This week Motherboard added a new language site. Editor Sébastien Chavigner launched Motherboard France, presumably at a soirée with lots of champagne and canapés and other chic-sounding French things.
Bidding bienvenue to our Francophone friends reminded me of a quirky phenomenon I came across while studying a modern languages degree at university: France apparently has an obsession with policing its vocabulary in an attempt to stop French speakers from adopting English words into its tongue. This seems particularly rife in the world of tech, with the government's General Commission on Terminology and Neologisms declaring to much bemusement over the years that French people should use the word "courriel" instead of "email" or that French social media users should consider the clumsily literal translation "mot-dièse" instead of "hashtag."
I wrote to Sébastien as our new authority on all things tech in France to figure out whether this is actually a thing, and what the French really think about it.
Victoria Turk, Motherboard UK: Hey Sébastien! So tell me, is it true that over in France you guys aren't supposed to say "email" and have to use more French-sounding words like "courriel"? Or have people given up on trying to make "courriel" happen by now?
Sébastien Chavigner, Motherboard France: Well, the officials sure wish we'd use terms like "courriel" (or "pourriel", which is the official translation for "spam"), "ordiphone" ("smartphone") or "mot-dièse" ("hashtag"). But it's simply not happening. Over recent years, with so many new terms being coined in the tech industry and general jargon, there's been a fear among the people in charge of protecting our language that young people might increasingly resort to some sort of "Globish." France has always been very proud of its language, and it is supposed to convey what's left of our influence in the world. So the General Commission on Terminology and Neologisms was created in 1996 to make sure that we have a French word for everything, and (hopefully) stop people from using the English terms.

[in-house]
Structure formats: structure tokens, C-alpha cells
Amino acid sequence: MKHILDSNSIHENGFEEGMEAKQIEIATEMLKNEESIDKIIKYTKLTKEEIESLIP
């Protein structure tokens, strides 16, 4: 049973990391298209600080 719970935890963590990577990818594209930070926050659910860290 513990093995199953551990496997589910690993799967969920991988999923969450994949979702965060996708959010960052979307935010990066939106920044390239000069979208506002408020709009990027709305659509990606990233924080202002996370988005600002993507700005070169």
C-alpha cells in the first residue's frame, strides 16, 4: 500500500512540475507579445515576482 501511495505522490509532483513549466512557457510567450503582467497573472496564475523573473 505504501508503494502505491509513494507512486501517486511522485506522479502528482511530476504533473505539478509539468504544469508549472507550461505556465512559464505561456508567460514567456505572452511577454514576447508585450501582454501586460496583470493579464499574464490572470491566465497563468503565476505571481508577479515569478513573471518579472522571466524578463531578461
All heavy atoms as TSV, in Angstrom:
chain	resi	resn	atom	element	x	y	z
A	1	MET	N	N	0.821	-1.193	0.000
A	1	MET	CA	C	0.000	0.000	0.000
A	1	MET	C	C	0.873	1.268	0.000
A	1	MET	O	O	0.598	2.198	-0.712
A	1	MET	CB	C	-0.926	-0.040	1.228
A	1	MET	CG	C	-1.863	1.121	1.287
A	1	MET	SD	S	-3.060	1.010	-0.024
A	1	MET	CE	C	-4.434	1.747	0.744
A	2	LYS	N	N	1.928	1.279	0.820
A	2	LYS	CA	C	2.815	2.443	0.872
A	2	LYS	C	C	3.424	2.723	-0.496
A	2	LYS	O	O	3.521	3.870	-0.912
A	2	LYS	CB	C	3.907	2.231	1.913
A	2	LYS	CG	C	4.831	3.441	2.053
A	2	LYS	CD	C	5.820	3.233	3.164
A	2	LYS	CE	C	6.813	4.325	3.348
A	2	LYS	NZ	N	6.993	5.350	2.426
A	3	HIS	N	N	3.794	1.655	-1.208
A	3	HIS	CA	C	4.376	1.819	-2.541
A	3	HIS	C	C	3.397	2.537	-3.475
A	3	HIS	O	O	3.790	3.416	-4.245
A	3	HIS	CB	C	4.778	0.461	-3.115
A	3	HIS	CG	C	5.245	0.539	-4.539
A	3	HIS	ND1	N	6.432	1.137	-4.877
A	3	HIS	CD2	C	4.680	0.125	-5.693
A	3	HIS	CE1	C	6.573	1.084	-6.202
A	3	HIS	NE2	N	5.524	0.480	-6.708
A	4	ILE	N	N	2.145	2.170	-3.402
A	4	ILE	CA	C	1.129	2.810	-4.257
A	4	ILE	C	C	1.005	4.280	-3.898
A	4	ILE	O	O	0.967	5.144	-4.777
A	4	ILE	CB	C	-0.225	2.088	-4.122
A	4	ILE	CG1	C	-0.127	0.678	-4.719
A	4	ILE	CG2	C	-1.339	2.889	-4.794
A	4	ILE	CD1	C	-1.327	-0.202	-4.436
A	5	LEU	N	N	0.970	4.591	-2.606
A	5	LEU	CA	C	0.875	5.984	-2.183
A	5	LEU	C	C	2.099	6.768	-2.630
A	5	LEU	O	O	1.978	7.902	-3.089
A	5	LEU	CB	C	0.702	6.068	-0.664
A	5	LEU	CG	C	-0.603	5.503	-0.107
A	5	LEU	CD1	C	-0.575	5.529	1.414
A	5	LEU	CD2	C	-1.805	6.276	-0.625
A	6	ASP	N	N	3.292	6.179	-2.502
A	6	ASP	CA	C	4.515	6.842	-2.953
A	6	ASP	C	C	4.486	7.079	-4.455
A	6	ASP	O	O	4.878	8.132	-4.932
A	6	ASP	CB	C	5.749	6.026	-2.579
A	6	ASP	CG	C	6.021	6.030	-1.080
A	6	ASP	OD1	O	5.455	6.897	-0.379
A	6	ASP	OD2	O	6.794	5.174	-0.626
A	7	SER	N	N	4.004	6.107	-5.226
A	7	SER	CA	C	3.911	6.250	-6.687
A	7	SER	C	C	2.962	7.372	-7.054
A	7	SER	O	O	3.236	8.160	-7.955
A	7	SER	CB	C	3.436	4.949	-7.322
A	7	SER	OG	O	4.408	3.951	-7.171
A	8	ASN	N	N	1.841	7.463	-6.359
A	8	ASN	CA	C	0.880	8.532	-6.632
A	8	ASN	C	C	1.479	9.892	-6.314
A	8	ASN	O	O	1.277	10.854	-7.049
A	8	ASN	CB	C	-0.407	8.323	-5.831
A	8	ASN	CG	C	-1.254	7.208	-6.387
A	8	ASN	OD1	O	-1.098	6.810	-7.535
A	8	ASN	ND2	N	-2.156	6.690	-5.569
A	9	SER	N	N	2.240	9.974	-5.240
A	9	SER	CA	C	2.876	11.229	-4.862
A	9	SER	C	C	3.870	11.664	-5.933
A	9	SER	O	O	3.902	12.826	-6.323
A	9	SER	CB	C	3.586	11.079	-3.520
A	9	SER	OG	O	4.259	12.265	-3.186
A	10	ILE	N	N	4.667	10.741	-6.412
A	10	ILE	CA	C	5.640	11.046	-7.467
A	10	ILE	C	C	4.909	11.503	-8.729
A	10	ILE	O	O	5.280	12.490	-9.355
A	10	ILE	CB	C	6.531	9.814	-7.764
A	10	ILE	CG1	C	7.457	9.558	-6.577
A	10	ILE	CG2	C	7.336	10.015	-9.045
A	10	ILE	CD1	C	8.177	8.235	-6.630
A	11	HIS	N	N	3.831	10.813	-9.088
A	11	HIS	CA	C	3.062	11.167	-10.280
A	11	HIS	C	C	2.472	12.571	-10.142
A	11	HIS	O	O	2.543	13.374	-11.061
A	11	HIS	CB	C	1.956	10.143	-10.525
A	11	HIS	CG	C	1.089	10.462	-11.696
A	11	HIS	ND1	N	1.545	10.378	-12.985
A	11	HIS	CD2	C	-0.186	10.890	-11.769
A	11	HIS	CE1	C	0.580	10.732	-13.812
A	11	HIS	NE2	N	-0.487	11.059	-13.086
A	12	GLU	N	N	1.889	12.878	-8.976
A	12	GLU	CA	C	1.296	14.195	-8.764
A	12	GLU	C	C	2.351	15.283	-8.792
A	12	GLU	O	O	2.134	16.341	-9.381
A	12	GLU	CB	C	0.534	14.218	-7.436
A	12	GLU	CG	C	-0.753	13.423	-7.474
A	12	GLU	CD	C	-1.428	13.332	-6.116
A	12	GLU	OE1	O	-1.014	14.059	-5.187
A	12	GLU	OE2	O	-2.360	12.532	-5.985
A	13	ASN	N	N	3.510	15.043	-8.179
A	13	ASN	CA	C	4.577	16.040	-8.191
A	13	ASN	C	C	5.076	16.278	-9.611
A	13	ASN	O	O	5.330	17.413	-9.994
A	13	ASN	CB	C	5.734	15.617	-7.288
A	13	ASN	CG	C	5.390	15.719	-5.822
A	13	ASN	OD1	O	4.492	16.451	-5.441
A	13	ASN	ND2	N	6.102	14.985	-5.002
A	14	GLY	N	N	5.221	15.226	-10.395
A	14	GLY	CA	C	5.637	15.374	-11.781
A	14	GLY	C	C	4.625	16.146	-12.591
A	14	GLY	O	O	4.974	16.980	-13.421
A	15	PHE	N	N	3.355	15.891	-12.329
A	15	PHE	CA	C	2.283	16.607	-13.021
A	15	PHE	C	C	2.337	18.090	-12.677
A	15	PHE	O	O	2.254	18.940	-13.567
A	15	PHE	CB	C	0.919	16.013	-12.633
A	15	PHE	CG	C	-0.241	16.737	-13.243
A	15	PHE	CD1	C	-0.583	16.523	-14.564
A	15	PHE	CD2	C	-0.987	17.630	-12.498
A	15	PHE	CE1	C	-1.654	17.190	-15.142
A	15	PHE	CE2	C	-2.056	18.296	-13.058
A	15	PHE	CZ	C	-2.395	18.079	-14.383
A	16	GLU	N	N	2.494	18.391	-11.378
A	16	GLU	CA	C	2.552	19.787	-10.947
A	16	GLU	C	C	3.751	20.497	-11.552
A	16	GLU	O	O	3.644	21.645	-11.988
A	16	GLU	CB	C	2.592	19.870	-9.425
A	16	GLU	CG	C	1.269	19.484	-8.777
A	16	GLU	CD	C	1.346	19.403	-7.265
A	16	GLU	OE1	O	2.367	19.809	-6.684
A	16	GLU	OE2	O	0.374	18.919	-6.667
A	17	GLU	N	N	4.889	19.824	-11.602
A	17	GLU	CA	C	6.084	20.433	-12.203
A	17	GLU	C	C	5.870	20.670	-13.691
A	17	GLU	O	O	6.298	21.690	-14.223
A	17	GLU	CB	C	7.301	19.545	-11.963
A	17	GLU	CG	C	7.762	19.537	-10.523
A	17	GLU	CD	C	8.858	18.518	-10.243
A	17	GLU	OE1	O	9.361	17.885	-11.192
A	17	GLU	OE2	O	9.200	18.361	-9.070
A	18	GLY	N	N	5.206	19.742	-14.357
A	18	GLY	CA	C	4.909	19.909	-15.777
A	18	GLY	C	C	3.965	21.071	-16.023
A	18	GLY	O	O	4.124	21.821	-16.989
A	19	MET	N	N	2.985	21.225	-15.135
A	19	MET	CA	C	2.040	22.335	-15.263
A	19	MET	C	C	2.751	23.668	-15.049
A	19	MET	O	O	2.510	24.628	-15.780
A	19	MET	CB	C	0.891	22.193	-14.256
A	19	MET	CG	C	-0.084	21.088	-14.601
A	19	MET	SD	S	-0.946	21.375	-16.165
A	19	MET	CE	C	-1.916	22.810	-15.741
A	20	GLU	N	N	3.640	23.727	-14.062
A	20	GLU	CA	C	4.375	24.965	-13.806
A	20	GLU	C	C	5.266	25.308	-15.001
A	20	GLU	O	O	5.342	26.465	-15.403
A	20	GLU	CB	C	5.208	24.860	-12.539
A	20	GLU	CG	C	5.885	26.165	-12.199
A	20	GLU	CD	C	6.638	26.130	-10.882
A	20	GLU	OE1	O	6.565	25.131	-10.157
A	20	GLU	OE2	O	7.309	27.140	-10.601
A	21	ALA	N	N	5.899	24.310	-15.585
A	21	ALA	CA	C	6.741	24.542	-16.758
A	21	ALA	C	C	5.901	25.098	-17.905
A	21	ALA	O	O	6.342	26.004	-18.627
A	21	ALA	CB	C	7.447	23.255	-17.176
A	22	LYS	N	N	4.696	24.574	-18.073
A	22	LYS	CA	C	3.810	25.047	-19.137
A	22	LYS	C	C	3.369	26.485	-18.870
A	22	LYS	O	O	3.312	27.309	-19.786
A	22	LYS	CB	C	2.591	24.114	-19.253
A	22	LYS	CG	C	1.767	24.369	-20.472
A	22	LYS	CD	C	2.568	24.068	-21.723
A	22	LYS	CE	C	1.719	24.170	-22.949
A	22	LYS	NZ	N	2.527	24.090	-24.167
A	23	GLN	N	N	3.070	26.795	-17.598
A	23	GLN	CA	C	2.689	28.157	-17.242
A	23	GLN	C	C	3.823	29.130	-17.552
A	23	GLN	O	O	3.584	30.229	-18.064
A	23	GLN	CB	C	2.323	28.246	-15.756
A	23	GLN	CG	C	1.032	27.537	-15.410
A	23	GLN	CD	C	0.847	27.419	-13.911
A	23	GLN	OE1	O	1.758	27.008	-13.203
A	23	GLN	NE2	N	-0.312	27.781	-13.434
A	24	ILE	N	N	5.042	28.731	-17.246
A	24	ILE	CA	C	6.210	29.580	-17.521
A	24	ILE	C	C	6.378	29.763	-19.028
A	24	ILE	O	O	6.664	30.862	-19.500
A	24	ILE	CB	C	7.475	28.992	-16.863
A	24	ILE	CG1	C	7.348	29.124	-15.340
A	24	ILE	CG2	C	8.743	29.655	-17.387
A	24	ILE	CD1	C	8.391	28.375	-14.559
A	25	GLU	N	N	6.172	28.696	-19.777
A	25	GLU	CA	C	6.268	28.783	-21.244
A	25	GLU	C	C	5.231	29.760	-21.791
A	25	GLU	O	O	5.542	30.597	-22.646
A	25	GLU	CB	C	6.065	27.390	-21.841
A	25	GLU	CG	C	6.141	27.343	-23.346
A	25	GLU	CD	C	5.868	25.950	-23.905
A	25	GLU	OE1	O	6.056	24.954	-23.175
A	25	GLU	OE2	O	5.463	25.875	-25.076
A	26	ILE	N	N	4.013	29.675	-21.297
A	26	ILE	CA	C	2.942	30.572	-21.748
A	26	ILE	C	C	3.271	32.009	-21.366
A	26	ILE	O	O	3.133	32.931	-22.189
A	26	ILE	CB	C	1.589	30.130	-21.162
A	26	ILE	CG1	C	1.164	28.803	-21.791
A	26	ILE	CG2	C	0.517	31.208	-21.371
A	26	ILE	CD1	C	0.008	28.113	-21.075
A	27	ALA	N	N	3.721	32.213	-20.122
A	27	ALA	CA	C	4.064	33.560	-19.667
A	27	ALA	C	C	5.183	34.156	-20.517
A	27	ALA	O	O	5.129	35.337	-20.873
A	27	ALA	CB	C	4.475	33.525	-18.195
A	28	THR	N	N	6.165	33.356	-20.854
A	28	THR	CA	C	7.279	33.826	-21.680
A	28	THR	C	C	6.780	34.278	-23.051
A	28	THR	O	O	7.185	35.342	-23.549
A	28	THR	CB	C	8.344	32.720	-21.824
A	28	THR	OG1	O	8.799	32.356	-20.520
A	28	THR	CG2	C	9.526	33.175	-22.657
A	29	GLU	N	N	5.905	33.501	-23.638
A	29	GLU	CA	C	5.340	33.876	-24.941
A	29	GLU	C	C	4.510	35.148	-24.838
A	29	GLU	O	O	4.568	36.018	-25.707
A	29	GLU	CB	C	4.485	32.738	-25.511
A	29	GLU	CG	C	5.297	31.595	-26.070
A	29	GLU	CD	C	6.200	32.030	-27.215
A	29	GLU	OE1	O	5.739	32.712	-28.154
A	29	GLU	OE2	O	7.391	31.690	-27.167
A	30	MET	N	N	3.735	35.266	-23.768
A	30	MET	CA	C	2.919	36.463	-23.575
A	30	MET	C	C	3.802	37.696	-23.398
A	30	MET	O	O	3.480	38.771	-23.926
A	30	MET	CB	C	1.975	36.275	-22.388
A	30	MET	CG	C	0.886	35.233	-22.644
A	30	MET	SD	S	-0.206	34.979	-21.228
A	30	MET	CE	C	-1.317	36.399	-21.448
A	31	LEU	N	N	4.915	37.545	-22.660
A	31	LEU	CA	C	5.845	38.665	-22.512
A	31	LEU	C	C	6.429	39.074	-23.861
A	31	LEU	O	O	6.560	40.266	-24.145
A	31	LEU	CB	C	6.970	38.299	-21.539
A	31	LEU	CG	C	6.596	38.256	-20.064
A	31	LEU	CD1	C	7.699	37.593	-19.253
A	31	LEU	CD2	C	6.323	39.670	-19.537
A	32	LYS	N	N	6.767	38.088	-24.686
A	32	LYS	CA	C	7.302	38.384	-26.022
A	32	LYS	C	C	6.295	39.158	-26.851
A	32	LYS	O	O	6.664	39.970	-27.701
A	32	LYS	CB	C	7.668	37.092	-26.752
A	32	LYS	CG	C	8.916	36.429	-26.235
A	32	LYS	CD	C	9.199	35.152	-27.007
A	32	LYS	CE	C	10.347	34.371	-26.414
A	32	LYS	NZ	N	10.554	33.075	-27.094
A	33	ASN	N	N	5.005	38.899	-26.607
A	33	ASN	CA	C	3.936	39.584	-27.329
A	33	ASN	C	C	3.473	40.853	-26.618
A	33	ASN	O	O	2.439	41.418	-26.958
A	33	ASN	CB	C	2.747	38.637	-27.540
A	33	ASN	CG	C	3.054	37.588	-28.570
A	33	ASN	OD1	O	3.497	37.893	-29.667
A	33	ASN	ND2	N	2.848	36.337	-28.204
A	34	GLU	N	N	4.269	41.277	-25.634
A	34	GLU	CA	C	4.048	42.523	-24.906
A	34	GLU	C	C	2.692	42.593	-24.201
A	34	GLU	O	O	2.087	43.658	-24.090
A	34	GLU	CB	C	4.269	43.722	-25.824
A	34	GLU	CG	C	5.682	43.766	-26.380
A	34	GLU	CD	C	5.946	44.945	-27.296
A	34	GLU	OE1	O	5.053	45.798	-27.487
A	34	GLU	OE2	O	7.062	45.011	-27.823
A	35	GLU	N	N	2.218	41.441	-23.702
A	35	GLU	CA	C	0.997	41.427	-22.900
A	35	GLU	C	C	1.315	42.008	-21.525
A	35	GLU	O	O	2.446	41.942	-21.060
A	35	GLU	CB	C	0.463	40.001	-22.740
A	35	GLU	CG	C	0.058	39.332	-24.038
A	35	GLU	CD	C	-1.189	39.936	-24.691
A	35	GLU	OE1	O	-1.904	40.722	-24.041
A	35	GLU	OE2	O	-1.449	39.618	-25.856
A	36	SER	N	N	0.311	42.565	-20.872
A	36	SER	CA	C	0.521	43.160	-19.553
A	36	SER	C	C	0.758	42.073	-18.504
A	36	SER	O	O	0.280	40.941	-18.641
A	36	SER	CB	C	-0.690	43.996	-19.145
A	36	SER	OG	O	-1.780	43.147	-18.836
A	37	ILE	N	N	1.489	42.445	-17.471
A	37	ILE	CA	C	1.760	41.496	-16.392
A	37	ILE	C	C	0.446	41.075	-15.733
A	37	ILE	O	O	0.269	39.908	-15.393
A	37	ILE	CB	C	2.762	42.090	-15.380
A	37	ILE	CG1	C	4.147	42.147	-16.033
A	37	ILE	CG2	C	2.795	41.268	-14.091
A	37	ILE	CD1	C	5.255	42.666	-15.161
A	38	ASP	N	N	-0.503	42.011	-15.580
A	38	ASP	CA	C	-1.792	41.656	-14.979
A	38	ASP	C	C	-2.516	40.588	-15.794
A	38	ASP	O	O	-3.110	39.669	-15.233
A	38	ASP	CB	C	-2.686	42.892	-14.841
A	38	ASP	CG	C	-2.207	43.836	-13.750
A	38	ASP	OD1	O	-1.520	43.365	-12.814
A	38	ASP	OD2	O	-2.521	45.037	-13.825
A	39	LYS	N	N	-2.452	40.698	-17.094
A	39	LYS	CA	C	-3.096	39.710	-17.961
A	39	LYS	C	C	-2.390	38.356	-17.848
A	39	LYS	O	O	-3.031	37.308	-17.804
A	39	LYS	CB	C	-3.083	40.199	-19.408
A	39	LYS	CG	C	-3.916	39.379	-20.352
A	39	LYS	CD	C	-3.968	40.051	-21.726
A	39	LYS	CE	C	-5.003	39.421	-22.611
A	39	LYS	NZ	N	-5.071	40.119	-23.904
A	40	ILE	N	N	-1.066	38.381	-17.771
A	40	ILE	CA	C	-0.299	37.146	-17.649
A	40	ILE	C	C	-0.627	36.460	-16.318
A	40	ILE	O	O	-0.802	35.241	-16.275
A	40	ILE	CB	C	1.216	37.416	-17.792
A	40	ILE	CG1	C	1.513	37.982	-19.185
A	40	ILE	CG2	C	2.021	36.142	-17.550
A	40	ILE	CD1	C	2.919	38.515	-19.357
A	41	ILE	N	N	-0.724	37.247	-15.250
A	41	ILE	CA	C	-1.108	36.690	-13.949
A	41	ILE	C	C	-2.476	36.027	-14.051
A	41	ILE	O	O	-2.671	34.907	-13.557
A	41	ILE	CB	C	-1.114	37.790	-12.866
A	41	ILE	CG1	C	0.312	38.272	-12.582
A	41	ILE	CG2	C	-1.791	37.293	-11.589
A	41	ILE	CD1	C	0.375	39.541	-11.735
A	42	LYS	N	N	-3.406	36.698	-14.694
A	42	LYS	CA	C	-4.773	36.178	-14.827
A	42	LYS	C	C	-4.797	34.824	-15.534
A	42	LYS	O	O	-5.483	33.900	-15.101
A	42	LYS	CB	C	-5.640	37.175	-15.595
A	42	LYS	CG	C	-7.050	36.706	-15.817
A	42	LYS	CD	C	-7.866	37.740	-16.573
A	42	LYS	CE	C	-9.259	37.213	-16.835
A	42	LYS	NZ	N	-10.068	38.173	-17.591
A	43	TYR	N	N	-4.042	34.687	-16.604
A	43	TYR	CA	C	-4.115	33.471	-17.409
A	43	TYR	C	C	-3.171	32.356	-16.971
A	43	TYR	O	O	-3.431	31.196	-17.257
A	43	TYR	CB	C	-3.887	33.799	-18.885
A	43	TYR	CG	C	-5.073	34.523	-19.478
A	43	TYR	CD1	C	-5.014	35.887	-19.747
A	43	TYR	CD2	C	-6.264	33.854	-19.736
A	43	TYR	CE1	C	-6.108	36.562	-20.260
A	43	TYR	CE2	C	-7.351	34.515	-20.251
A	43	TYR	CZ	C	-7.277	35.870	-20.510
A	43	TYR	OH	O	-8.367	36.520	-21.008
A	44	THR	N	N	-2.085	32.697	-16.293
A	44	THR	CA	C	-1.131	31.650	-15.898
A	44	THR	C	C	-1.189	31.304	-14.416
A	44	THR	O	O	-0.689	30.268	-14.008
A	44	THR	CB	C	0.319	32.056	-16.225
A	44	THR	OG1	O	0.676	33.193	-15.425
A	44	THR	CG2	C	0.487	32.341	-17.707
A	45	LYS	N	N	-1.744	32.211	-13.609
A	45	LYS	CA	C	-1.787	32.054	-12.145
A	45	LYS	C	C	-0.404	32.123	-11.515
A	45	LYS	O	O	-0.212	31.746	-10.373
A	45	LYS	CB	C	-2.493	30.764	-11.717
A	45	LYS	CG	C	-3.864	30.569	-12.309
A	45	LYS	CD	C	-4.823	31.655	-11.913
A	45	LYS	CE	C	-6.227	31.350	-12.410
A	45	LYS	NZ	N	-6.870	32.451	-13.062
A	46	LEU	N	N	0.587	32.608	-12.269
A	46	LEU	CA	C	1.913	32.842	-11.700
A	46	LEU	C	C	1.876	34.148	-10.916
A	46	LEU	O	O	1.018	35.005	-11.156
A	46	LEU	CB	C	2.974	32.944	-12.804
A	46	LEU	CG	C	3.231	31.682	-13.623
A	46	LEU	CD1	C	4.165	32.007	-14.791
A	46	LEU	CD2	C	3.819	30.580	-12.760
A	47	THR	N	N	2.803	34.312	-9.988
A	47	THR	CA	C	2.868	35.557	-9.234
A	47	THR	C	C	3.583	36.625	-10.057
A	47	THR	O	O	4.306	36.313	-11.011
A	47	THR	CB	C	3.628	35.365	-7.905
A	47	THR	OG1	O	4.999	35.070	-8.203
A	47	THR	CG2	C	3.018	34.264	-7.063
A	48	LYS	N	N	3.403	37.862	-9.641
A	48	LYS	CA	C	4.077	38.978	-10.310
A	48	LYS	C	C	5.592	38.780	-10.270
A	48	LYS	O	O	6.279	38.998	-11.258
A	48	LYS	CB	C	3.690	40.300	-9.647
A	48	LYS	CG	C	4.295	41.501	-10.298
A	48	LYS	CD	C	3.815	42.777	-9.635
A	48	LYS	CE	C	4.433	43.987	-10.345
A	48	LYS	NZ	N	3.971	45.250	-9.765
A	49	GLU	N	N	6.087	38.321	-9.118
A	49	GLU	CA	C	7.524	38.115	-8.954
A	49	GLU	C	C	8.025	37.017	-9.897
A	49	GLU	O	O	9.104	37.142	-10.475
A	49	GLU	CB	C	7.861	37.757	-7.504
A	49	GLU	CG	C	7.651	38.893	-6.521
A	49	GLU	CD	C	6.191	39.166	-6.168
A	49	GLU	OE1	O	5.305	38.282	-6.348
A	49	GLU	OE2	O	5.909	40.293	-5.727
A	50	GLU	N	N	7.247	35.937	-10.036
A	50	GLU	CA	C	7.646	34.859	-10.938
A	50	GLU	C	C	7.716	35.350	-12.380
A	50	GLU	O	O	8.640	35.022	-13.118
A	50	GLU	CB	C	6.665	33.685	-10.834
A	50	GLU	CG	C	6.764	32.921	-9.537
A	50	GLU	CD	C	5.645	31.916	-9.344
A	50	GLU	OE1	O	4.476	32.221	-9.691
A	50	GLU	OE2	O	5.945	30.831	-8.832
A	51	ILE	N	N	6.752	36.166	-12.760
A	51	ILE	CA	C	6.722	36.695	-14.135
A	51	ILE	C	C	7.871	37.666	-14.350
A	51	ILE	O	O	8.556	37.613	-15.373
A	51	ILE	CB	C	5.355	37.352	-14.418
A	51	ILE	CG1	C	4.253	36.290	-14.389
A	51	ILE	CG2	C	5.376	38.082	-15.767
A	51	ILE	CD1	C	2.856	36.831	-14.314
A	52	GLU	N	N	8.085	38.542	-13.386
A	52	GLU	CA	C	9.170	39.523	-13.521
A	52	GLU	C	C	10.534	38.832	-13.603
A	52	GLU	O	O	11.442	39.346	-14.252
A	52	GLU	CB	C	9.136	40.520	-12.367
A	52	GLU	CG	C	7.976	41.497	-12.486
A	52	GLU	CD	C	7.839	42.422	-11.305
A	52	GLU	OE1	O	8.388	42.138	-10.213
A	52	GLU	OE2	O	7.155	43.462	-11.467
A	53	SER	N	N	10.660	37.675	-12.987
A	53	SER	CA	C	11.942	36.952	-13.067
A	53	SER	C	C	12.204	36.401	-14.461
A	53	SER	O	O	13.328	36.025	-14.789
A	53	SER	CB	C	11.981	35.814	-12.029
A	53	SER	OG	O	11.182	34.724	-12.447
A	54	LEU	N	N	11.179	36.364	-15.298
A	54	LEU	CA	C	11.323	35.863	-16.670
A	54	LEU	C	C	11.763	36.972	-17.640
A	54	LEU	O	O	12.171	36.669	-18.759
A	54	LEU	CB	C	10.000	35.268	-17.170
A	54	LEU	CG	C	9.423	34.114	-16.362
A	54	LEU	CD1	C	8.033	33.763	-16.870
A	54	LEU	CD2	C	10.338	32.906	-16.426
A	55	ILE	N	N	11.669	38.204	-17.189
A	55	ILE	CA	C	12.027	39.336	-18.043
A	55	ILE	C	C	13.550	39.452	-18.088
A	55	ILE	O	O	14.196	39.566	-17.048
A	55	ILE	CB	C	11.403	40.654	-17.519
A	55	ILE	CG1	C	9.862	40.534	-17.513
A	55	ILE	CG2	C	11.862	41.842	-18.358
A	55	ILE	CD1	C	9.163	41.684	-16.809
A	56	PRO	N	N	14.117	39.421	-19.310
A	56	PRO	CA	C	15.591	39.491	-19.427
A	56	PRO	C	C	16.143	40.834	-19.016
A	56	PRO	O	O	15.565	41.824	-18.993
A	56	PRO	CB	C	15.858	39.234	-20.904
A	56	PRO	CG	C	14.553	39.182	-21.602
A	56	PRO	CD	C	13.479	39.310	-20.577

The Commission also made up words like "fouineur" ("hacker"), "bogue" ("bug"), "filoutage" ("phishing")
So far, all they have accomplished is that people make fun of their new words each time they come up with a fresh batch, and immediately resume using "email" and "hashtag" like normal people. The only times you'll see "courriel" written somewhere is on official documents, because they legally have to bear French words. I think nobody in France seriously believes we're going to start using it anytime soon.
But it's very big in Québec. Our Canadian cousins actually care more about our language than we do, and they refuse to use English words whenever they can. For instance, every movie title is translated quite literally there, to the point where it sounds really ridiculous to us French. So they use words like "courriel," but we don't.
Who are the General Commission on Terminology and Neologisms and why do they care so much?
[I]t's a government creation and its president is appointed by the Prime Minister (the other members are appointed by the Ministry of Culture). They work hand-in-hand with the Académie Française.
It's all become a joke
Whenever I hear about them (admittedly rarely), it seems to be in relation to a tech-related word. Why is that? Is it just because new technology requires new words, so those are the ones they get all worked up about?
Most of the words they come up with are indeed tech-related, and I believe you're right in saying that it's probably because the tech sector is responsible for most of the new words that have appeared in recent years. But sometimes, they decide to take on a word that has been used for decades, for no apparent reason. For instance, two years ago, they decided that "one-man show" and "talk show" should be banned, so they tried to replace them with "spectacle solo" and "émission-débat." These words had been around for more than 30 years. Nobody even pretended to care.
What are some other French words for tech that are totally different to their English or American equivalents? Like, what do you call a drone, or biohacking?
Well, as I said, everyone uses the English words. But apart from "ordiphone," the Commission also made up words like "fouineur" ("hacker"), "bogue" ("bug"), "filoutage" ("phishing")… I could go on and on, but these words are forgotten as soon as every media outlet has published an article for the sole purpose of having a good laugh. It's all become a joke. As for "drone" and "biohacking," there's no equivalent that I know of; we simply use those.
How would you translate "Motherboard"?
"Carte mère," which is actually quite literal :)
Merci beaucoup Sébastien!